Last week I discussed some of the prohibited transaction rules concerning retirement accounts. The point of my post was to make readers aware of the minefields that exist when investing in real estate in these accounts. These rules apply to all forms of retirement accounts, i.e., IRA, 401(k), ROTH IRA, Defined Benefit Plans, ESOP, 401(a), and others. This week I would like to discuss an alternative to the self directed IRA.
The self directed IRA ("SDI") has garnered a lot of attention in the past six years as the investment vehicle of choice for individuals seeking control over their retirement assets. The real estate market explosion in 2004 was a significant factor in the SDI’s popularity. Traditional brokerage firms that hold most IRA monies limit an individual’s investment choices. Taking your IRA funds and investing in an asset not offered by your broker is not an option. Hence, real estate oriented investors turned to those companies that permit such investments through what is referred to as a SDI.
What many investors do not realize is a pension plan (for this post I am referring to a 401(a) plan, i.e., profit sharing plan) offers the same benefits without some of the hassles associated with a SDI.
When investing through a SDI everything is run through the IRA custodian who must sign purchase and sale documents, offers, checks, etc. (The "checkbook IRA" strategy is a solution, but a few concerns exist here so use guidance.) A 401(a) plan does not require the use of a custodian. With this plan you can serve as your own plan trustee. It is the plan trustee who controls the investments and signs on behalf of the plan. Hence, we eliminate the middleman (IRA custodian) and put you in control of your retirement account. Here is how it works:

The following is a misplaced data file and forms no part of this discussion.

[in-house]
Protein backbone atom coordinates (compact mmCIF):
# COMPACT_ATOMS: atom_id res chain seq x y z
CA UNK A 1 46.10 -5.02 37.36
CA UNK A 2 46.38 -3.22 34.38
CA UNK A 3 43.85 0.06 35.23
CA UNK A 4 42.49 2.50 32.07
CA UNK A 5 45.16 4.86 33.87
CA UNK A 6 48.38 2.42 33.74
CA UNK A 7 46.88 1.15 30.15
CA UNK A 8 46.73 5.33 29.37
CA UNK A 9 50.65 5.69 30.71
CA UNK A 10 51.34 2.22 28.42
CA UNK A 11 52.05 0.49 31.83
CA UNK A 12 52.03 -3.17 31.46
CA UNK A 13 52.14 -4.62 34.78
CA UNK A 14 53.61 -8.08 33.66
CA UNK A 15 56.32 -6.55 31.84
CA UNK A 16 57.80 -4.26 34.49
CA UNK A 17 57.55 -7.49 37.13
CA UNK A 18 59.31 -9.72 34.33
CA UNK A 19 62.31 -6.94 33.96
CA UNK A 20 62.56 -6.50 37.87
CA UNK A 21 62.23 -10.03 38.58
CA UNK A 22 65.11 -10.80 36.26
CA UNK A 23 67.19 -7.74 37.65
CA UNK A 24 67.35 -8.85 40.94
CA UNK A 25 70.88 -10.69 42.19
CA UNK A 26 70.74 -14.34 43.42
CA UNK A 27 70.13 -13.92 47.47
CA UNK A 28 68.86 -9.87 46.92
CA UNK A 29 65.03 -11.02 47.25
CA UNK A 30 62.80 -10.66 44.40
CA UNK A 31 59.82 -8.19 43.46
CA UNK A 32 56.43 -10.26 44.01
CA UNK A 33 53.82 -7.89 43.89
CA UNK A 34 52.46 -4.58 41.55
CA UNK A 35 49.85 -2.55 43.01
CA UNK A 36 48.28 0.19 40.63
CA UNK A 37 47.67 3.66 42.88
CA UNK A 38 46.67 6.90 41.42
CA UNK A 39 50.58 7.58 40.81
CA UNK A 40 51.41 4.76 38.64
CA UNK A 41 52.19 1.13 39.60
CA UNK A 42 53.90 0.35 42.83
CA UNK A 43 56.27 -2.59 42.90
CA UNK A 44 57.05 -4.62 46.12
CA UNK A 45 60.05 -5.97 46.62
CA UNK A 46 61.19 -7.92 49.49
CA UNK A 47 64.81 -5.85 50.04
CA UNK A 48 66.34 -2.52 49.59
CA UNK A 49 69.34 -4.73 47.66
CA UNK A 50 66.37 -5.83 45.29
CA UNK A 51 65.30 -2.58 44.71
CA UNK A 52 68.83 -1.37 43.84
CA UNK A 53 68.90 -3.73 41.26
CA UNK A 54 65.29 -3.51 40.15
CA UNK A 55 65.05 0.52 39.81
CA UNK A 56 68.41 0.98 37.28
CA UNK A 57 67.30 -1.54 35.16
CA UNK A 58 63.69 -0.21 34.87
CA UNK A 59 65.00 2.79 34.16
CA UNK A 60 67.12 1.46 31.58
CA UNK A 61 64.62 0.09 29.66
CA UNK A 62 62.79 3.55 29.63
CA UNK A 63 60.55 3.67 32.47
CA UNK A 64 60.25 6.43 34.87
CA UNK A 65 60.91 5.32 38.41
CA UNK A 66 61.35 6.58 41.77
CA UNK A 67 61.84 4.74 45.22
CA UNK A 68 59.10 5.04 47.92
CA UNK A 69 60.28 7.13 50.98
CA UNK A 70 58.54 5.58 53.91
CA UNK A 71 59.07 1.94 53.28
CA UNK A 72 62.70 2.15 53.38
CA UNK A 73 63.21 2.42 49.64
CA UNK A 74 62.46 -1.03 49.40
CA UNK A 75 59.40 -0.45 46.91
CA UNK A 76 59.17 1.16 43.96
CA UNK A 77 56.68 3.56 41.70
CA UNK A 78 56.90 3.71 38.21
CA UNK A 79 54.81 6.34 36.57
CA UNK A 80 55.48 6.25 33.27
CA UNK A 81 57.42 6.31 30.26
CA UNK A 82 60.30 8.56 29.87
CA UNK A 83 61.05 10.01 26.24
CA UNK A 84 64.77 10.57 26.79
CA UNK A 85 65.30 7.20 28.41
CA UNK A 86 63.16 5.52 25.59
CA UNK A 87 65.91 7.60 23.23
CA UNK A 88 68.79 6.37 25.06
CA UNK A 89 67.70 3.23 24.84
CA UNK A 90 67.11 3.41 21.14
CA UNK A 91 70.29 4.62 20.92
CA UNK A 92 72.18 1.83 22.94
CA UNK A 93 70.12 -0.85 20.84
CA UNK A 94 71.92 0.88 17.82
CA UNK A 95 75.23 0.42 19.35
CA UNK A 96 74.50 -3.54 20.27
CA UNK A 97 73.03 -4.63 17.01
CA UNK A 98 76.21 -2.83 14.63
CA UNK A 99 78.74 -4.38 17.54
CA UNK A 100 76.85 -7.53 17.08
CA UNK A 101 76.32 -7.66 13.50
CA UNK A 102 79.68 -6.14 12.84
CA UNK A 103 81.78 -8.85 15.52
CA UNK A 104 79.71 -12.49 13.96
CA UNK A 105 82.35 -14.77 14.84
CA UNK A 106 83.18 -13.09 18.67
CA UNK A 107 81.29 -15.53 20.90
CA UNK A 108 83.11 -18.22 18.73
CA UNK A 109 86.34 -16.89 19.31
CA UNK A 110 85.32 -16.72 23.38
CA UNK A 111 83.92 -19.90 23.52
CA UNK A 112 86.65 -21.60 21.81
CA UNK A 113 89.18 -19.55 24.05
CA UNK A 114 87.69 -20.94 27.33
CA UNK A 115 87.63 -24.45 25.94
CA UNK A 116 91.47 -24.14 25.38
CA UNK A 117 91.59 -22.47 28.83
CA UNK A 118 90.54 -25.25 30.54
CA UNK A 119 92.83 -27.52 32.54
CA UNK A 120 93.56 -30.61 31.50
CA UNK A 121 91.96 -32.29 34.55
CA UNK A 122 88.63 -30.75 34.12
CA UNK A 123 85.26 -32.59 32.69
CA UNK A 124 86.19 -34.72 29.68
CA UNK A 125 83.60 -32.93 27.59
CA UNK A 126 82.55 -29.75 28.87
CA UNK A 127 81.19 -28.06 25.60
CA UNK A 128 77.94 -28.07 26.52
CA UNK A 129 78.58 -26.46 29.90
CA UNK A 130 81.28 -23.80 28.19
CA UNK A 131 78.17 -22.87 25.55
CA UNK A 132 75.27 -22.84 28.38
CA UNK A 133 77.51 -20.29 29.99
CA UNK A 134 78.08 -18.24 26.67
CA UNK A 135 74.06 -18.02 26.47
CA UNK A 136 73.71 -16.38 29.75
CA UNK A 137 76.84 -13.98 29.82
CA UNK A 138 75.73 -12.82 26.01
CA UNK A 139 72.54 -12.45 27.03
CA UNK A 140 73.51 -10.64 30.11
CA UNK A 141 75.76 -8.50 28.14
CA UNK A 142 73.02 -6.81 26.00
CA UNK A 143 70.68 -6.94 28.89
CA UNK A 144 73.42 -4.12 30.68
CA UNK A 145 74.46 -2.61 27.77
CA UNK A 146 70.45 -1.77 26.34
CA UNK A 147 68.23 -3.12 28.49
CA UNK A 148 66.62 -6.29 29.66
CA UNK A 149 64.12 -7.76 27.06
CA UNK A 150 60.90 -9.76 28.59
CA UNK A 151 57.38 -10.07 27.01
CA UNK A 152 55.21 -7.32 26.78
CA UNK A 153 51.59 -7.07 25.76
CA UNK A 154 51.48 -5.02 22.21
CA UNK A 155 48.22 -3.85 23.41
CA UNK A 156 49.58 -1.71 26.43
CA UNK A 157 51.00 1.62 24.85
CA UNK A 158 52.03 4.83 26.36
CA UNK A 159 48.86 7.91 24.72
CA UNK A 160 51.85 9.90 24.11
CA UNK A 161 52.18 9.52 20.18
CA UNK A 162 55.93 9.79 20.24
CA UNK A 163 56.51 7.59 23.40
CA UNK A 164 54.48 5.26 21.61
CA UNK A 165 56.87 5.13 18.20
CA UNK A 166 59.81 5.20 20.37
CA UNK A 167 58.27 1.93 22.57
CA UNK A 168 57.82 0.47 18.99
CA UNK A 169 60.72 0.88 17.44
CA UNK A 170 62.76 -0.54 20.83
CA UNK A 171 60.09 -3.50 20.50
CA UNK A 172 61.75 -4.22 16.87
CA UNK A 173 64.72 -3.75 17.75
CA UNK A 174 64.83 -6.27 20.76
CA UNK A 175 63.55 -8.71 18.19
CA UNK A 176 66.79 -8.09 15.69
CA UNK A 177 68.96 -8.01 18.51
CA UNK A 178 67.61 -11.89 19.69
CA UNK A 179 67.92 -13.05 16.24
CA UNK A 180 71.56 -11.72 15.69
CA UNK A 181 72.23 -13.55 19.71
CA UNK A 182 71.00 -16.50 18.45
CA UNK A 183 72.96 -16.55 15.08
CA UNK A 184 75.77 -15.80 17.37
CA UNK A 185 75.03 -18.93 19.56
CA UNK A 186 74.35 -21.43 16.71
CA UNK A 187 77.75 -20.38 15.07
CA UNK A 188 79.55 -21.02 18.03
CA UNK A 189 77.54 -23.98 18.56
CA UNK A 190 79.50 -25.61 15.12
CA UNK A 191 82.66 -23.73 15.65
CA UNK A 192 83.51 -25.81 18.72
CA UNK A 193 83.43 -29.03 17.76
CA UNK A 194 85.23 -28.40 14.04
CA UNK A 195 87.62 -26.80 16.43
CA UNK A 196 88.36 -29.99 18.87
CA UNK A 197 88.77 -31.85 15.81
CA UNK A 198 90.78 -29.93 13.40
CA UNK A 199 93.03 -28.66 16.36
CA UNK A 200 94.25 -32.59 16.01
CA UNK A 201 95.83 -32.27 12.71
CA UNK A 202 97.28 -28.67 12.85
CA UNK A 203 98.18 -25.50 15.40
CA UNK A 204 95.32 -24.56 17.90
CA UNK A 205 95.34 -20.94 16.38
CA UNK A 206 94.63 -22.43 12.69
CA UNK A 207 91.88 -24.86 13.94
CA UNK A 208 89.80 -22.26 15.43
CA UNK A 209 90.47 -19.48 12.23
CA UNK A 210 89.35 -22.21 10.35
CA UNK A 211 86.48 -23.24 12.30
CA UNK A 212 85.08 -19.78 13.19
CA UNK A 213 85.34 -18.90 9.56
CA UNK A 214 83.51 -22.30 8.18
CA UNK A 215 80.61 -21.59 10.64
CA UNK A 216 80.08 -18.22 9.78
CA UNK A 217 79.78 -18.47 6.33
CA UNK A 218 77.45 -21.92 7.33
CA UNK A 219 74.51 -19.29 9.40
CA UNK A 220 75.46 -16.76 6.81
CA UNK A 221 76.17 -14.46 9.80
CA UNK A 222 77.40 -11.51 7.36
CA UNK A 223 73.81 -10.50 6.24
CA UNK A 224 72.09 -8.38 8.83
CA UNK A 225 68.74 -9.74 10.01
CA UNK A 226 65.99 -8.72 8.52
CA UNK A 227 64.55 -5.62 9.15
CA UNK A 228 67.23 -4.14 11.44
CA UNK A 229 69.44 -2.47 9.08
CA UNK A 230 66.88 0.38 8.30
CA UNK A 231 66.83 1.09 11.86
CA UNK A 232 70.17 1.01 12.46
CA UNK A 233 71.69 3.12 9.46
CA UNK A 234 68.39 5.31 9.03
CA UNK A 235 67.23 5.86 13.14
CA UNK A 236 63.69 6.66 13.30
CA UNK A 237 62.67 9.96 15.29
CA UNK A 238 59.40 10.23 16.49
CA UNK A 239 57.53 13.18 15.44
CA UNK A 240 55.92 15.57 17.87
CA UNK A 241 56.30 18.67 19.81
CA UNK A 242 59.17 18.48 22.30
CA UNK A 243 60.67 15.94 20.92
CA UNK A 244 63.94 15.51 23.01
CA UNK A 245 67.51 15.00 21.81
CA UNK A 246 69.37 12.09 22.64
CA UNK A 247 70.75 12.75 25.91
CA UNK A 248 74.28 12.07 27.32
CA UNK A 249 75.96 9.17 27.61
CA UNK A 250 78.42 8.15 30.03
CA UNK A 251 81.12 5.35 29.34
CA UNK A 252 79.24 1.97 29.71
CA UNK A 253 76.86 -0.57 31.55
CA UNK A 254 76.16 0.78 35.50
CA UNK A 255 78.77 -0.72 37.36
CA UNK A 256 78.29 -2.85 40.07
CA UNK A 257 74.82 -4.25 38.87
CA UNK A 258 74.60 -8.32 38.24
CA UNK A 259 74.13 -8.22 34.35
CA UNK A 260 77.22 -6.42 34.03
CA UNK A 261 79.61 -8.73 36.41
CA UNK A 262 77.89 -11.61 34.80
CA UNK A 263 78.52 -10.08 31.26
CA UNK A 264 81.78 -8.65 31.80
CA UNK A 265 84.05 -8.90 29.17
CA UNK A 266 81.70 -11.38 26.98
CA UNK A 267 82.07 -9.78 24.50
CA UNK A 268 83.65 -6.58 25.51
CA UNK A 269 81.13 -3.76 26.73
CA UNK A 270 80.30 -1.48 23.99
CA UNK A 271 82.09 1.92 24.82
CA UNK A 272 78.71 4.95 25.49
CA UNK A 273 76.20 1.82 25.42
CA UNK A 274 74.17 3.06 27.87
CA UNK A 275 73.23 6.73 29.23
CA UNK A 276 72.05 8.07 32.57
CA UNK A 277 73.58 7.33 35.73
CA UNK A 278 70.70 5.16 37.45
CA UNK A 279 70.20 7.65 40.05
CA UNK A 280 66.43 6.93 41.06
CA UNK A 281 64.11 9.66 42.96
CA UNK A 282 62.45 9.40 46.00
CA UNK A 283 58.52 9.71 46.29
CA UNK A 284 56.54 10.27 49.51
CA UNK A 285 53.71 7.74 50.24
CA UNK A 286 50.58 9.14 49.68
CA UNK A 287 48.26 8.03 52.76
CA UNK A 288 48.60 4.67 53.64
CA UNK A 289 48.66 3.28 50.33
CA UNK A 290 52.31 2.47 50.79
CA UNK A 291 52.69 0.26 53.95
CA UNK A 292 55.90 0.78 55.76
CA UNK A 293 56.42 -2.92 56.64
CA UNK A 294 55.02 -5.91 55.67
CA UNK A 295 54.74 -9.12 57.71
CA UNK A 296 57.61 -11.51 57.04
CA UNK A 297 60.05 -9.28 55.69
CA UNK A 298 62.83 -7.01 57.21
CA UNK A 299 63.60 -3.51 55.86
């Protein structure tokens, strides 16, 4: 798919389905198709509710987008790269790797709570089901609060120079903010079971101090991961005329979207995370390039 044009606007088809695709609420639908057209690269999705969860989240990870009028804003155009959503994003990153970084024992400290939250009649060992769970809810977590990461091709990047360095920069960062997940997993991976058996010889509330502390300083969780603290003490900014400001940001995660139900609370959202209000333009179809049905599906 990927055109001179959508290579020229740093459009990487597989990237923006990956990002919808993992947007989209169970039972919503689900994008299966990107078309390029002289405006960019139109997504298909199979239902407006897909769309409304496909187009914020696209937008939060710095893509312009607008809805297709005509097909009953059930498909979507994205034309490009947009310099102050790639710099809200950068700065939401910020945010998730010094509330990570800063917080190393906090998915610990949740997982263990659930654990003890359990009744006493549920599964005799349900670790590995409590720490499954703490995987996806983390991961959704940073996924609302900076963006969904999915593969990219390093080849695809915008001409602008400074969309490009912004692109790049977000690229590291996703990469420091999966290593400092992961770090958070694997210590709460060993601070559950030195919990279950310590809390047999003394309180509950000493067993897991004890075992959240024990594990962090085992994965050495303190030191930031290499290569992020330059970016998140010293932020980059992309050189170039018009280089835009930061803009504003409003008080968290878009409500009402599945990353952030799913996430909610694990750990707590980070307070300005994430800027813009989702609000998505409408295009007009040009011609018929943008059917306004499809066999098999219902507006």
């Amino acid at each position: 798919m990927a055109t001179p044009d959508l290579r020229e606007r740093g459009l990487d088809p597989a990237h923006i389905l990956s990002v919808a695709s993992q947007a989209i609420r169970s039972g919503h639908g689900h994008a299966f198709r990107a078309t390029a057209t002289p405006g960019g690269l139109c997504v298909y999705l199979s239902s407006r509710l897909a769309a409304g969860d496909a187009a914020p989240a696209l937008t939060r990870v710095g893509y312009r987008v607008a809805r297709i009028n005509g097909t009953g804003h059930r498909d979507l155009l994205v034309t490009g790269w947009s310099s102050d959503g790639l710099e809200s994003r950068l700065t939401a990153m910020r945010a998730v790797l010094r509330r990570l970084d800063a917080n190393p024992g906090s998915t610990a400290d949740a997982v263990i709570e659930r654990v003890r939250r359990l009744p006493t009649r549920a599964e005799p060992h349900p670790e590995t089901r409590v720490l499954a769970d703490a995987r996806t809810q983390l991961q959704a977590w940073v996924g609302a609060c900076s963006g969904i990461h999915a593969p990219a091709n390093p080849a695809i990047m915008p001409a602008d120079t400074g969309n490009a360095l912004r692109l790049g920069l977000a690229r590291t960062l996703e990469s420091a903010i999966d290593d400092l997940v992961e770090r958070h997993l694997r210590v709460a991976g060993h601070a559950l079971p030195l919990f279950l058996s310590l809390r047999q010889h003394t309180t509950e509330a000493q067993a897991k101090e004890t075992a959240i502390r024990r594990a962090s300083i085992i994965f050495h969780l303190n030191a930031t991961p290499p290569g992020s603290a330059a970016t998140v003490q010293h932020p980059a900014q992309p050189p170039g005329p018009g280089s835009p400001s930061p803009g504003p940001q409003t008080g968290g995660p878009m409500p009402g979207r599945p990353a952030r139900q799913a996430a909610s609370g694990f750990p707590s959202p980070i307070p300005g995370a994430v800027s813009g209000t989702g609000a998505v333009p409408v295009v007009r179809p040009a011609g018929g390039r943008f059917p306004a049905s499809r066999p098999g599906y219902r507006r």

- An individual establishes a Corporation or LLC for their real estate investing business or uses an existing entity;
- Next he or she establishes a 401(a) plan sponsored by their business and is appointed trustee of the plan;
- An existing IRA (not ROTH) and/or 401(k) monies with previous employers are rolled into a new account established under the 401(a). This account can be setup with several brokers. I use Schwab for my clients. Married couples can pool all of their funds into one account;
- The account will have a checkbook attached to it for control; and the Individual can invest in real estate or any other permissible investments (Note; must adhere to prohibited transaction rules).
The 401(a) in addition to offering greater control also provides for higher contributions ($49,000 each year subject to salary), allows for plan loans of up to $50,000 to participants with adequate balances, and provides ERISA protections if a common law employee is hired (a child will satisfy this test).
A 401(a) plan can be a safer alternative to the SDI with additional benefits. It should be noted that a 401(a) may require an annual tax return depending on the plan value and will come with an annual administrative fee. The annual fees for the 401(a) plan will be comparable or less than the custodian fees for a SDI.